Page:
Propulsion and Energy

Missile launches, large space boosters register solid performances


The Solid Rockets Technical Committee works to advance the art, science and engineering of solid rocket propulsion and to foster dissemination of new knowledge in this field.

Aerojet Rocketdyne’s Army Tactical Missile System motor propelled Lockheed Martin’s long-range surface-to-surface guided rocket for a series of tests. Credit: U.S. Army

Solid rocket motor propulsion achieved notable milestones this year in the U.S. and European defense and space industries..In February, the U.S. Navy launched four unarmed Trident 2 D5 ballistic missiles as part of the Follow-on Commander’s Evaluation Test program. Aerojet Rocketdyne and Orbital ATK provided propulsion with integration through Lockheed Martin.

To demonstrate battle readiness of its high-speed defense weaponry, the Missile Defense Agency flew numerous interceptor systems. For example, the Aegis SM-3 Block 2A flew in February using Aerojet Rocketdyne boosters and Divert and Attitude Control System, or DACS, to collect performance data. The Ground-based Midcourse Defense interceptor, Orbital ATK’s Orbital boost vehicle, tracked and destroyed an intercontinental ballistic missile-class target in May. Similarly, in June, Raytheon’s SM-6 Block 1A interceptor completed its final land-based test by destroying a subsonic target in southern New Mexico. In July, the Terminal High Altitude Area Defense system with an Aerojet Rocketdyne booster and DACS intercepted and destroyed an Orbital ATK air-launched target in a real combat scenario over the Pacific.

NASA’s Space Launch System continued testing of its launch abort system. At Orbital ATK in June, the reduced-thrust abort motor was fired and readied for qualification. The corresponding three-valve Attitude Control Motor HT-11 test in May helped verify new hardware and related analyses. Meanwhile, at Aerojet Rocketdyne, the jettison motor completed its third development test. In emergencies, the launch abort system operates by firing the launch abort motor and attitude control motor followed by the jettison motor to prepare the crew module for a safe landing. In October 2016, Aerojet Rocketdyne also static-tested a Blue Origin crew capsule escape solid rocket motor.

Over the year, six Atlas 5 vehicles, powered by AJ-60A strap-on boosters and Orbital ATK retro separation motors, were launched. The Atlas 5 missions included the Cygnus cargo spacecraft to the International Space Station in April and five communications payloads launched into orbit from January through October. Other flights included a Delta 4 with four Orbital ATK Graphite-Epoxy Motor strap-on boosters in March and a Maxus-9 July launch from Sweden using an Orbital ATK Castor 4B first-stage motor. Furthermore, Orbital ATK’s all-solid Minotaur 4 and C launch vehicles (Peacekeeper-derived) placed military and commercial satellites into orbit in August and October.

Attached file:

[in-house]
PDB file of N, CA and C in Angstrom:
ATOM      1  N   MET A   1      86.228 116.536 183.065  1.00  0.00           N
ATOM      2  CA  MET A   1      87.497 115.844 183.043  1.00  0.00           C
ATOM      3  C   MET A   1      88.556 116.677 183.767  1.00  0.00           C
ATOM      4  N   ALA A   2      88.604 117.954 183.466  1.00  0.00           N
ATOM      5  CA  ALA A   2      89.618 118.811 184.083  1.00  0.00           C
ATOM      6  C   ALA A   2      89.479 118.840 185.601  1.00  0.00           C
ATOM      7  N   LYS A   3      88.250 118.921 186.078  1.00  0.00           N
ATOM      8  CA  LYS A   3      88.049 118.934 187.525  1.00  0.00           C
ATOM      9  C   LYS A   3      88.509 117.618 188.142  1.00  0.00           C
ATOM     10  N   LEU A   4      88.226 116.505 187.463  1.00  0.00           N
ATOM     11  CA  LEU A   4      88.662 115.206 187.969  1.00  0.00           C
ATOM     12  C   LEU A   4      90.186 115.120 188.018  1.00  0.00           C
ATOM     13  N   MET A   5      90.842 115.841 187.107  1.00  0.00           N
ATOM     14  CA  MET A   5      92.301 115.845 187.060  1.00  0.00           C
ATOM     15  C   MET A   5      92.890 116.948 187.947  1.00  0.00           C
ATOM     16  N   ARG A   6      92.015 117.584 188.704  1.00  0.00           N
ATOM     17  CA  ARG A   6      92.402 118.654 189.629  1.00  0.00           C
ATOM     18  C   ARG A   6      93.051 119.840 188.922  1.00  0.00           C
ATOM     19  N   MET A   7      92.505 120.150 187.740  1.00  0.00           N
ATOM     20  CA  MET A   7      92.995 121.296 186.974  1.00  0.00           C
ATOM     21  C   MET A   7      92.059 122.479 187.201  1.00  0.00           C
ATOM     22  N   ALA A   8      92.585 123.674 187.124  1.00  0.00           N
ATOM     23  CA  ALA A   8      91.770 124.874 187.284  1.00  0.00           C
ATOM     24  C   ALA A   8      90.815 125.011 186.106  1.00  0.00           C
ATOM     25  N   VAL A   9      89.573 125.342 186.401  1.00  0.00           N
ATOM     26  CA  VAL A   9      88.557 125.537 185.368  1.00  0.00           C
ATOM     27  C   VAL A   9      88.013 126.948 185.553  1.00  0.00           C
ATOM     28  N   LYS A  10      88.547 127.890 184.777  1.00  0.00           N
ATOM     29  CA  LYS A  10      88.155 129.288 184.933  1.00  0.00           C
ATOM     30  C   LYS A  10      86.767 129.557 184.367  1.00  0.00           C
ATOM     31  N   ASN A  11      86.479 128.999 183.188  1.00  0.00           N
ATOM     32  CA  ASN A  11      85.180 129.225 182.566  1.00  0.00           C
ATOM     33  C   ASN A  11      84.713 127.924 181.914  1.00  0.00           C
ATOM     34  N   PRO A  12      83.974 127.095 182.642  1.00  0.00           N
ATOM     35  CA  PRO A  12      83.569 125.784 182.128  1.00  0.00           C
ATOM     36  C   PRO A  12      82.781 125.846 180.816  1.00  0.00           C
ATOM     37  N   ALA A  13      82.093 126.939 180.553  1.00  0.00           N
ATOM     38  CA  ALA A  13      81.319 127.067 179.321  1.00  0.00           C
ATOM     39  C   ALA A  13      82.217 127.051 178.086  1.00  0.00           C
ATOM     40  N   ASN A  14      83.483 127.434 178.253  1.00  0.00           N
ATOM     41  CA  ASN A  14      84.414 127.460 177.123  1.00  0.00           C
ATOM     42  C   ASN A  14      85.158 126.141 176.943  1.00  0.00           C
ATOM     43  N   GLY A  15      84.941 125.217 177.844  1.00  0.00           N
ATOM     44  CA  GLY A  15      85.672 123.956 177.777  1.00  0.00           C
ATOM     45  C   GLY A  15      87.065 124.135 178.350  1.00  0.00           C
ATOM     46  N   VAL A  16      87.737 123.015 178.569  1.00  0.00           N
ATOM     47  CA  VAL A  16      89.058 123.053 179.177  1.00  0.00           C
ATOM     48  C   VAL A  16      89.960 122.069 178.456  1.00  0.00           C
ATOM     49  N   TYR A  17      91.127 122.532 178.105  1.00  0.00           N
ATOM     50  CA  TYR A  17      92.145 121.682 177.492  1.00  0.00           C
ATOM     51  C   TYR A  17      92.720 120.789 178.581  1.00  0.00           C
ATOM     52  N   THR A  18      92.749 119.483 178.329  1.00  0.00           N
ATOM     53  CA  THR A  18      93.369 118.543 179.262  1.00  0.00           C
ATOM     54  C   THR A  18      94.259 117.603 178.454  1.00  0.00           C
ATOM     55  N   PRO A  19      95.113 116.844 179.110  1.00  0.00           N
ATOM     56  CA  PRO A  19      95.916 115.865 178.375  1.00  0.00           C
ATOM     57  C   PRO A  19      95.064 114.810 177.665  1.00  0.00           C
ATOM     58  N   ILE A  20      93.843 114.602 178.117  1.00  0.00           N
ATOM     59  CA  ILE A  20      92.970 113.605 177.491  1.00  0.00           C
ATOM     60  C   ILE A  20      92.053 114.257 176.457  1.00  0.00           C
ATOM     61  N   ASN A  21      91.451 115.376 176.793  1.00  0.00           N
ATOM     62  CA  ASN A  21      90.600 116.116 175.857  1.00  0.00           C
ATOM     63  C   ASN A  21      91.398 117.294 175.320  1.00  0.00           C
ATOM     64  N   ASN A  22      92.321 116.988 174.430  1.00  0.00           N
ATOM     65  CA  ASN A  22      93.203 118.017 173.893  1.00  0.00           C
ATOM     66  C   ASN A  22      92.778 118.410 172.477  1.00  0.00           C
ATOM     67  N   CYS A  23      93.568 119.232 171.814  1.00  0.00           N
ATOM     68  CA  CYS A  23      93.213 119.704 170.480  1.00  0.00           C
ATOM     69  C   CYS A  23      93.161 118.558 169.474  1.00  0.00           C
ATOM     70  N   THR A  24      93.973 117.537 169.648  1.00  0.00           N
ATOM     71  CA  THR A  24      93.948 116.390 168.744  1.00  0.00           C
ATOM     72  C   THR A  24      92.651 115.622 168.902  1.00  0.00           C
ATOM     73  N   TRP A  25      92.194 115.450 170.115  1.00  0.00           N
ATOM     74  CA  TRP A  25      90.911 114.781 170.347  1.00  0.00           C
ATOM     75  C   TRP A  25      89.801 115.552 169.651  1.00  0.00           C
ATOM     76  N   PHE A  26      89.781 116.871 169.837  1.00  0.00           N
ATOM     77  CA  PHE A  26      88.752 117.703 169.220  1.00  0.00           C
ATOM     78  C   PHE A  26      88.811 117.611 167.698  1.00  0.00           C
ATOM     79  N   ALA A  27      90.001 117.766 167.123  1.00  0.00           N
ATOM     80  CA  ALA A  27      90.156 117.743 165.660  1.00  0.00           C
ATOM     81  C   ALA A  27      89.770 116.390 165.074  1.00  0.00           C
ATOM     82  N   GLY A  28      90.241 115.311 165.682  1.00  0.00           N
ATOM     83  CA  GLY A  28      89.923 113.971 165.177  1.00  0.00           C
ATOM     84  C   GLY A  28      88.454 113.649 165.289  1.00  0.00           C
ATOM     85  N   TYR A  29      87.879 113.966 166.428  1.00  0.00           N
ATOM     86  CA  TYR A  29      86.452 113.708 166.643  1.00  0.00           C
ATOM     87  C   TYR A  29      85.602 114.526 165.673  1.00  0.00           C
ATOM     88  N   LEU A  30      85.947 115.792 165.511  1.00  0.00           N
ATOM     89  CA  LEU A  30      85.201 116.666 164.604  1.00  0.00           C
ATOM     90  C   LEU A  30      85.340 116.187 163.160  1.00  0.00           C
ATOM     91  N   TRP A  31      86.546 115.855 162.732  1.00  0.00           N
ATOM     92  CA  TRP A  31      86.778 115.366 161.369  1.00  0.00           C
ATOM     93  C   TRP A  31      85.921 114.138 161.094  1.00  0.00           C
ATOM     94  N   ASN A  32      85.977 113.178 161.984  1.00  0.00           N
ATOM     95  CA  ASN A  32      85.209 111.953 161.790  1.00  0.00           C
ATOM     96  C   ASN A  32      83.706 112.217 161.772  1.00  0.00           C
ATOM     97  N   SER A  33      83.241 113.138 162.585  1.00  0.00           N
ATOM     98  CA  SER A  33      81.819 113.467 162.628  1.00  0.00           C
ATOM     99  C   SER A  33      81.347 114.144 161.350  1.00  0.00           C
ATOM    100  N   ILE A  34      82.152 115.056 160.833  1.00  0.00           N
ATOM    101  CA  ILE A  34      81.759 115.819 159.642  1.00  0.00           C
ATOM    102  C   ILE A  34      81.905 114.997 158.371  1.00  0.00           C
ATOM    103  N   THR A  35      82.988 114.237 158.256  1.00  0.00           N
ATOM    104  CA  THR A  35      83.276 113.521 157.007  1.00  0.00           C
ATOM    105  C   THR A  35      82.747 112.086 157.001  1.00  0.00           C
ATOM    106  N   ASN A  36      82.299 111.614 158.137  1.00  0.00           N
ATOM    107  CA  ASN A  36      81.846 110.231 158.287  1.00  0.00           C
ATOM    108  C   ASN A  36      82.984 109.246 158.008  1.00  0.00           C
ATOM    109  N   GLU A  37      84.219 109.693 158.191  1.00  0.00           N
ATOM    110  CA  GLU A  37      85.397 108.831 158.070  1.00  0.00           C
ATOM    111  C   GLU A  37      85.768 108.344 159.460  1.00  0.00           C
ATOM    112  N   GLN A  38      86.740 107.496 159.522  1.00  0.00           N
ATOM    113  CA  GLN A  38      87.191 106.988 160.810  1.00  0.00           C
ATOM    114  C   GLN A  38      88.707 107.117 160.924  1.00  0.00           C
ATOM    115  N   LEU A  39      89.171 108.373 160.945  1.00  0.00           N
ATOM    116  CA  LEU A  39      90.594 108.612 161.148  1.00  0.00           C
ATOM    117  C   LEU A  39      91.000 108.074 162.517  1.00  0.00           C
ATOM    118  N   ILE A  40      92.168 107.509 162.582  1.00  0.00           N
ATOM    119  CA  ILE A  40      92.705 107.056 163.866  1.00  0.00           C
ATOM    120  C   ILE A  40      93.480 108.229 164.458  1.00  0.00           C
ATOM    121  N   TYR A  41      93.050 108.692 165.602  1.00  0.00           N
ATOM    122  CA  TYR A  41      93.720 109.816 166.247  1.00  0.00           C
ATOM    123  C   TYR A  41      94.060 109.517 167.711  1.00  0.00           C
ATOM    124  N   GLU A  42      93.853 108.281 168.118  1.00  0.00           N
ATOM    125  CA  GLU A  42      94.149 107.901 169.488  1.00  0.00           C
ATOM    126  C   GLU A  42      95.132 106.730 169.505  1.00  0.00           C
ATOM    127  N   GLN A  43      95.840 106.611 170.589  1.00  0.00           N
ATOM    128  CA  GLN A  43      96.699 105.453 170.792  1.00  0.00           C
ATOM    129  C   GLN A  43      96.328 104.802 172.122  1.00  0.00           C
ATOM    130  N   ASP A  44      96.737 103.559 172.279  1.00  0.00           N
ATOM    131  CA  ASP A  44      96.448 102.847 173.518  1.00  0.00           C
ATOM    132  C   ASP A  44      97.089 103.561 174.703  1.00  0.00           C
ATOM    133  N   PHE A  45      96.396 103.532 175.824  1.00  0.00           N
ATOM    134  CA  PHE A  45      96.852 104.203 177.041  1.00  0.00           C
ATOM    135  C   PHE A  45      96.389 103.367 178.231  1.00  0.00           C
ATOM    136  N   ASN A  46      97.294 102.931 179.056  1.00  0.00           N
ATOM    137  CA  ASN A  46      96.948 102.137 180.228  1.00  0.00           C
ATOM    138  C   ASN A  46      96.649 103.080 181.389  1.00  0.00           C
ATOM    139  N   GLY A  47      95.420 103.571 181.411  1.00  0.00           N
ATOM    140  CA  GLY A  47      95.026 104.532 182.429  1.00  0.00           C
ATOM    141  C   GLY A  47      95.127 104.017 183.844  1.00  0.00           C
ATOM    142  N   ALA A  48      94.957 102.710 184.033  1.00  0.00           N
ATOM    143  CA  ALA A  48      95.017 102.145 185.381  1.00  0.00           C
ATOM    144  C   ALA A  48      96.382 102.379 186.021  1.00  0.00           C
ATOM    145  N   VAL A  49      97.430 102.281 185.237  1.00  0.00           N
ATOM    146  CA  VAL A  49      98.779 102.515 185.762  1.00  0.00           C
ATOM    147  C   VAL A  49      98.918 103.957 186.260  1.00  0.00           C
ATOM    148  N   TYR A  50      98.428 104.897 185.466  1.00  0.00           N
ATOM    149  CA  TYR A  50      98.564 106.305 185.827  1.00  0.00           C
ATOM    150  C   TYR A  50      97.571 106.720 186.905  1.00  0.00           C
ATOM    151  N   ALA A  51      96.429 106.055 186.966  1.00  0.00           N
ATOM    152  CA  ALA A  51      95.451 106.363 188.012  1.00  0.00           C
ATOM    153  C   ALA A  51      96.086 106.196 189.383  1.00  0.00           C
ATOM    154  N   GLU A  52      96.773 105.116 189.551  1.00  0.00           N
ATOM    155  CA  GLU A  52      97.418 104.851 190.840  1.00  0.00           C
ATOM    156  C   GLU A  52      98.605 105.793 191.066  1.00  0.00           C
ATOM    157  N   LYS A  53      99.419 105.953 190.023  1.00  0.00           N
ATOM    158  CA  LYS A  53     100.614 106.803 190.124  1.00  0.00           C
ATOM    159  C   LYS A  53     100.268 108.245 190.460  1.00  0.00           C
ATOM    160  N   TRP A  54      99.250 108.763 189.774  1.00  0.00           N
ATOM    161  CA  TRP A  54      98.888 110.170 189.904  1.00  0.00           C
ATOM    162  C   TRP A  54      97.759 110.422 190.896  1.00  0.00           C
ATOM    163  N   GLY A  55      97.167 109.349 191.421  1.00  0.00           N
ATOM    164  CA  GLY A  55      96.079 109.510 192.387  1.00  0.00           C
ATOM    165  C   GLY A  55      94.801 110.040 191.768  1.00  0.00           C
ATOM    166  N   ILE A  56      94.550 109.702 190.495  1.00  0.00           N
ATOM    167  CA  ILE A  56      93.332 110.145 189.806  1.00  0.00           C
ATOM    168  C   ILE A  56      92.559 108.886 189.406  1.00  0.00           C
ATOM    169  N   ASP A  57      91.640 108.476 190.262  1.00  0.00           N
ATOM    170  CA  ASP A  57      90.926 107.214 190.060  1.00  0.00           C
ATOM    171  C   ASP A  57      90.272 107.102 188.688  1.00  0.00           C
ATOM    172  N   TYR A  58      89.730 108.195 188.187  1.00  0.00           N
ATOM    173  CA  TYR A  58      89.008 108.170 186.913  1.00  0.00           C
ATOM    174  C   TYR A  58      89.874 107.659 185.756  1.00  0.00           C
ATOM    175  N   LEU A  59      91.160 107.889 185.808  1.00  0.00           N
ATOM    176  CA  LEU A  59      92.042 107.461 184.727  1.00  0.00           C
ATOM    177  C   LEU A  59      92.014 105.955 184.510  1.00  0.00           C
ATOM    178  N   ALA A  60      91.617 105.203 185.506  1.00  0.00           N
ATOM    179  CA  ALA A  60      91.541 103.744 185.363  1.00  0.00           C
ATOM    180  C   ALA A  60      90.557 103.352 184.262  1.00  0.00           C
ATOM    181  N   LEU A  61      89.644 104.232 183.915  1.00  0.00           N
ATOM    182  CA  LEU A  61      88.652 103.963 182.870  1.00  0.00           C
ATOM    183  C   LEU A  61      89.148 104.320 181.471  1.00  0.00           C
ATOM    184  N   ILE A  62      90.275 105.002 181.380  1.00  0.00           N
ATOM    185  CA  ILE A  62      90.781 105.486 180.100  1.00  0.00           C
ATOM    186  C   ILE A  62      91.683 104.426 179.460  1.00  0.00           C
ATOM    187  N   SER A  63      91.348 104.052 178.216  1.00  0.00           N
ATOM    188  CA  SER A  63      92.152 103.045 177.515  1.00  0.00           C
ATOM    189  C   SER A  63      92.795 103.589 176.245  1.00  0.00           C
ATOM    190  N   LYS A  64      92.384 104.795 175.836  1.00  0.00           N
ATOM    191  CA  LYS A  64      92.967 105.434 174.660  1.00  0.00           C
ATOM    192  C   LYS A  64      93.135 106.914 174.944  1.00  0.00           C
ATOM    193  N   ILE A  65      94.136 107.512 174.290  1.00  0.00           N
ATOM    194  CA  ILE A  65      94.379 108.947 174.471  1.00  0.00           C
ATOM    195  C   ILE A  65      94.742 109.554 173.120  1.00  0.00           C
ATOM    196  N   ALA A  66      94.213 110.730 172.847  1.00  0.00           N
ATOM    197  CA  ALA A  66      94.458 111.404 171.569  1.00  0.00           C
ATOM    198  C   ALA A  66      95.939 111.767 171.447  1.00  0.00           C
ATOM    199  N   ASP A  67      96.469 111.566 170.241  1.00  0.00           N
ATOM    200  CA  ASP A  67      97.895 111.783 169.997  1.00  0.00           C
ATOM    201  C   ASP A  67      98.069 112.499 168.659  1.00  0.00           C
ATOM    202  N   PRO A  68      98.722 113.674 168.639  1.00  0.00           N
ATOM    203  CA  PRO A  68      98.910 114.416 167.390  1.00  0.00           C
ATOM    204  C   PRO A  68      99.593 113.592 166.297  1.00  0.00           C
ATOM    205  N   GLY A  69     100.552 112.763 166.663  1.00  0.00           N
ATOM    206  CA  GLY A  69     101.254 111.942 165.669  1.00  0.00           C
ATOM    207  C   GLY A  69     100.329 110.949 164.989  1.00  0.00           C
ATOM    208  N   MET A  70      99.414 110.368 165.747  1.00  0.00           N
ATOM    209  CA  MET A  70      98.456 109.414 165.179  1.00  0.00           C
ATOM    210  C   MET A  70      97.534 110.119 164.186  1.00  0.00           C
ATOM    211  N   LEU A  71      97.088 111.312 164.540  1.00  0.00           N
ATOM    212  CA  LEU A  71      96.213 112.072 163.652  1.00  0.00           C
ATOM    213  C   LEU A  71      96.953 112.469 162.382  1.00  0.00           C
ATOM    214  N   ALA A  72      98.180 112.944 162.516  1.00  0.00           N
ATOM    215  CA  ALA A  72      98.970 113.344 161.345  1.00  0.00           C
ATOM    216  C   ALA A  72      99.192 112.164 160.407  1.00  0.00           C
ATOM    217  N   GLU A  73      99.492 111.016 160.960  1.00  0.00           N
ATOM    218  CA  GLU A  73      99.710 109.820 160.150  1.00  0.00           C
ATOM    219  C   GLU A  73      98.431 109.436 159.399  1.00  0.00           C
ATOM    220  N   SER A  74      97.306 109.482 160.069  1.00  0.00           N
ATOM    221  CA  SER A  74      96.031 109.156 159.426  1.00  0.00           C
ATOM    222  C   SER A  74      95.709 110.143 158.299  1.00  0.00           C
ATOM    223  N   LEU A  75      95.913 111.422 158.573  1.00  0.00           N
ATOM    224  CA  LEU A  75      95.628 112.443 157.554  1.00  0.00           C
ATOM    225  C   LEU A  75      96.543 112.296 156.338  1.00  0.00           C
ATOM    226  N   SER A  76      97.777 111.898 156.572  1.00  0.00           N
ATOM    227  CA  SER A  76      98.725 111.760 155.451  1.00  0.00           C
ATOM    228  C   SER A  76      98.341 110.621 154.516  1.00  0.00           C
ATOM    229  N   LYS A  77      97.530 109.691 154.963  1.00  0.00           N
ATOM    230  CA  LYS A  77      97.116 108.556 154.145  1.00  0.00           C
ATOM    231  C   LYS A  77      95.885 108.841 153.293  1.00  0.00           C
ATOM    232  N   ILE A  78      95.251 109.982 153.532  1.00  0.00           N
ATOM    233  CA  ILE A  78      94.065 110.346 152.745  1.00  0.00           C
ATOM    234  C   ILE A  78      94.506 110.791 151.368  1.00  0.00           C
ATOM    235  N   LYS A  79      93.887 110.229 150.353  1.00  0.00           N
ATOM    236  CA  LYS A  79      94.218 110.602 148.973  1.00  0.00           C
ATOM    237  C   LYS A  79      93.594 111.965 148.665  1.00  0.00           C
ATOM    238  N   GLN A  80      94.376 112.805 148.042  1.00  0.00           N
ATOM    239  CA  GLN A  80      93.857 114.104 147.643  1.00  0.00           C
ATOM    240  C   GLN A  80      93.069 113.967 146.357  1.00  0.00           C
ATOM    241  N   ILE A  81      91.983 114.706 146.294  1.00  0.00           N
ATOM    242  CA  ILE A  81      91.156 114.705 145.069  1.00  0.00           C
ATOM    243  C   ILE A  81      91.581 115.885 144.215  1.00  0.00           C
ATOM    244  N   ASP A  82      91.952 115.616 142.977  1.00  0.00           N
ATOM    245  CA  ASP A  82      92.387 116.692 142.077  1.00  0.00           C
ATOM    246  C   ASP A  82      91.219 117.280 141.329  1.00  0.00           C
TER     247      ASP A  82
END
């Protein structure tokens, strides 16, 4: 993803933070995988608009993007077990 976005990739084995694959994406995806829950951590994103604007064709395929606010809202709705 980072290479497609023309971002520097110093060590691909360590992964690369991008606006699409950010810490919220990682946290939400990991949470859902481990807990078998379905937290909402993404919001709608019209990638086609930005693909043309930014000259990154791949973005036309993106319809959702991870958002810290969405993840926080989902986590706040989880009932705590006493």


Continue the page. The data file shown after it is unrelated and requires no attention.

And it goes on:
From a tactical perspective, Lockheed Martin delivered the 2,000th Joint Air-to-Surface Standoff Missile to the Air Force and continued its lethality enhancement flight demonstrations. Aerojet Rocketdyne delivered the 2,500th Patriot Advanced Capability Cost Reduction Initiative tactical missile and the 500,000th PAC-3 attitude control motor used to maneuver the Patriot missile. Aerojet Rocketdyne’s Army Tactical Missile System motor propelled Lockheed Martin’s long-range surface-to-surface guided ATACMS rocket in six consecutive flight tests from November 2016 through May 2017.

Overseas, the European VEGA launch vehicle saw its 10th operational launch, delivering an Israeli optical satellite and the Venus Earth observation satellite. The VEGA employed three Avio Spazio solid rocket motors: P80, Zefiro 23 and Zefiro 9. The Ariane 5 launch vehicle achieved its 95th flight using two boosters from Europropulsion. In related news, the P120C SRM development for VEGA-C and Ariane 6 launch vehicles continued. The first filament wound case was manufactured and shipped for inert casting in September. The P120C has a 3.4-m outer diameter motor and contains 142 tons of propellant. So far, the ArianeGroup has finalized the nozzle design and manufactured the nozzle parts. The first P120C static firing is expected in March 2018.

Contributor: Agostino Neri

Missile launches, large space boosters register solid performances